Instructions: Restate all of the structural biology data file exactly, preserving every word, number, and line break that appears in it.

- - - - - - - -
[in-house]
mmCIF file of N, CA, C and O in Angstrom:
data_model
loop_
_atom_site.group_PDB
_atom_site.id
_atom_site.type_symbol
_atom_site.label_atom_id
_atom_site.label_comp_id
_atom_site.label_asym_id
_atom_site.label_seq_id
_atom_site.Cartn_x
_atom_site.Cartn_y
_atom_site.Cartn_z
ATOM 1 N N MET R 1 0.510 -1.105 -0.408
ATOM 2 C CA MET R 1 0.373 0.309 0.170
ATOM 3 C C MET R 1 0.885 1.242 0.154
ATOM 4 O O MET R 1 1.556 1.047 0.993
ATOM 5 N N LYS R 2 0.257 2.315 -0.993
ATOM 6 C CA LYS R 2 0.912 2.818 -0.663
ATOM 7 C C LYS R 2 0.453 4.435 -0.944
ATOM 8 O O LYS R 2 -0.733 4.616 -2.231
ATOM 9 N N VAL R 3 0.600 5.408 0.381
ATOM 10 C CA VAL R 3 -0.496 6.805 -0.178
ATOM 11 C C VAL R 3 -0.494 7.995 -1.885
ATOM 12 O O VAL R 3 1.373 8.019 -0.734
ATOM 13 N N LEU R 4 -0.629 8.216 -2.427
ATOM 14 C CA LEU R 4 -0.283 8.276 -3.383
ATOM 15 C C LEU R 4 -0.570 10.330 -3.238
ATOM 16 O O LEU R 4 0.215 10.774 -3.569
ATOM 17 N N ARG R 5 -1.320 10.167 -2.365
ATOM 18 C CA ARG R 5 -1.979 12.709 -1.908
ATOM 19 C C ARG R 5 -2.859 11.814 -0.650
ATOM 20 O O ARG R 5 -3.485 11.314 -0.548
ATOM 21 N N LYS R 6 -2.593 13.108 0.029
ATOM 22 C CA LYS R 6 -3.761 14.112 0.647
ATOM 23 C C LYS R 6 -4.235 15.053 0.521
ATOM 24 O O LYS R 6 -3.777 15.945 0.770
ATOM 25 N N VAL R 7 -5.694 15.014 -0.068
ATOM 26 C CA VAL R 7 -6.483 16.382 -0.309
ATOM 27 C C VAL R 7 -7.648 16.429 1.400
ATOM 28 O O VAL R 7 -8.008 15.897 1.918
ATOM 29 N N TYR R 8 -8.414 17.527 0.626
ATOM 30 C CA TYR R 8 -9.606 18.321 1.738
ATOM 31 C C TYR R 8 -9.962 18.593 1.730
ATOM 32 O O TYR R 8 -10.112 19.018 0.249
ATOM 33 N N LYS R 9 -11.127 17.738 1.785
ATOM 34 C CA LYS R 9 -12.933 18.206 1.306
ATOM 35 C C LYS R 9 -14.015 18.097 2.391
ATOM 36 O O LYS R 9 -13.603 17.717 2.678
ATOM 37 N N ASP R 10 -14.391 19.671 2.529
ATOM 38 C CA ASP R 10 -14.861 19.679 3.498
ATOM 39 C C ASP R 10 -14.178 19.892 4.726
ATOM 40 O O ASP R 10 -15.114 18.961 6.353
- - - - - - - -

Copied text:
[in-house]
mmCIF file of N, CA, C and O in Angstrom:
data_model
loop_
_atom_site.group_PDB
_atom_site.id
_atom_site.type_symbol
_atom_site.label_atom_id
_atom_site.label_comp_id
_atom_site.label_asym_id
_atom_site.label_seq_id
_atom_site.Cartn_x
_atom_site.Cartn_y
_atom_site.Cartn_z
ATOM 1 N N MET R 1 0.510 -1.105 -0.408
ATOM 2 C CA MET R 1 0.373 0.309 0.170
ATOM 3 C C MET R 1 0.885 1.242 0.154
ATOM 4 O O MET R 1 1.556 1.047 0.993
ATOM 5 N N LYS R 2 0.257 2.315 -0.993
ATOM 6 C CA LYS R 2 0.912 2.818 -0.663
ATOM 7 C C LYS R 2 0.453 4.435 -0.944
ATOM 8 O O LYS R 2 -0.733 4.616 -2.231
ATOM 9 N N VAL R 3 0.600 5.408 0.381
ATOM 10 C CA VAL R 3 -0.496 6.805 -0.178
ATOM 11 C C VAL R 3 -0.494 7.995 -1.885
ATOM 12 O O VAL R 3 1.373 8.019 -0.734
ATOM 13 N N LEU R 4 -0.629 8.216 -2.427
ATOM 14 C CA LEU R 4 -0.283 8.276 -3.383
ATOM 15 C C LEU R 4 -0.570 10.330 -3.238
ATOM 16 O O LEU R 4 0.215 10.774 -3.569
ATOM 17 N N ARG R 5 -1.320 10.167 -2.365
ATOM 18 C CA ARG R 5 -1.979 12.709 -1.908
ATOM 19 C C ARG R 5 -2.859 11.814 -0.650
ATOM 20 O O ARG R 5 -3.485 11.314 -0.548
ATOM 21 N N LYS R 6 -2.593 13.108 0.029
ATOM 22 C CA LYS R 6 -3.761 14.112 0.647
ATOM 23 C C LYS R 6 -4.235 15.053 0.521
ATOM 24 O O LYS R 6 -3.777 15.945 0.770
ATOM 25 N N VAL R 7 -5.694 15.014 -0.068
ATOM 26 C CA VAL R 7 -6.483 16.382 -0.309
ATOM 27 C C VAL R 7 -7.648 16.429 1.400
ATOM 28 O O VAL R 7 -8.008 15.897 1.918
ATOM 29 N N TYR R 8 -8.414 17.527 0.626
ATOM 30 C CA TYR R 8 -9.606 18.321 1.738
ATOM 31 C C TYR R 8 -9.962 18.593 1.730
ATOM 32 O O TYR R 8 -10.112 19.018 0.249
ATOM 33 N N LYS R 9 -11.127 17.738 1.785
ATOM 34 C CA LYS R 9 -12.933 18.206 1.306
ATOM 35 C C LYS R 9 -14.015 18.097 2.391
ATOM 36 O O LYS R 9 -13.603 17.717 2.678
ATOM 37 N N ASP R 10 -14.391 19.671 2.529
ATOM 38 C CA ASP R 10 -14.861 19.679 3.498
ATOM 39 C C ASP R 10 -14.178 19.892 4.726
ATOM 40 O O ASP R 10 -15.114 18.961 6.353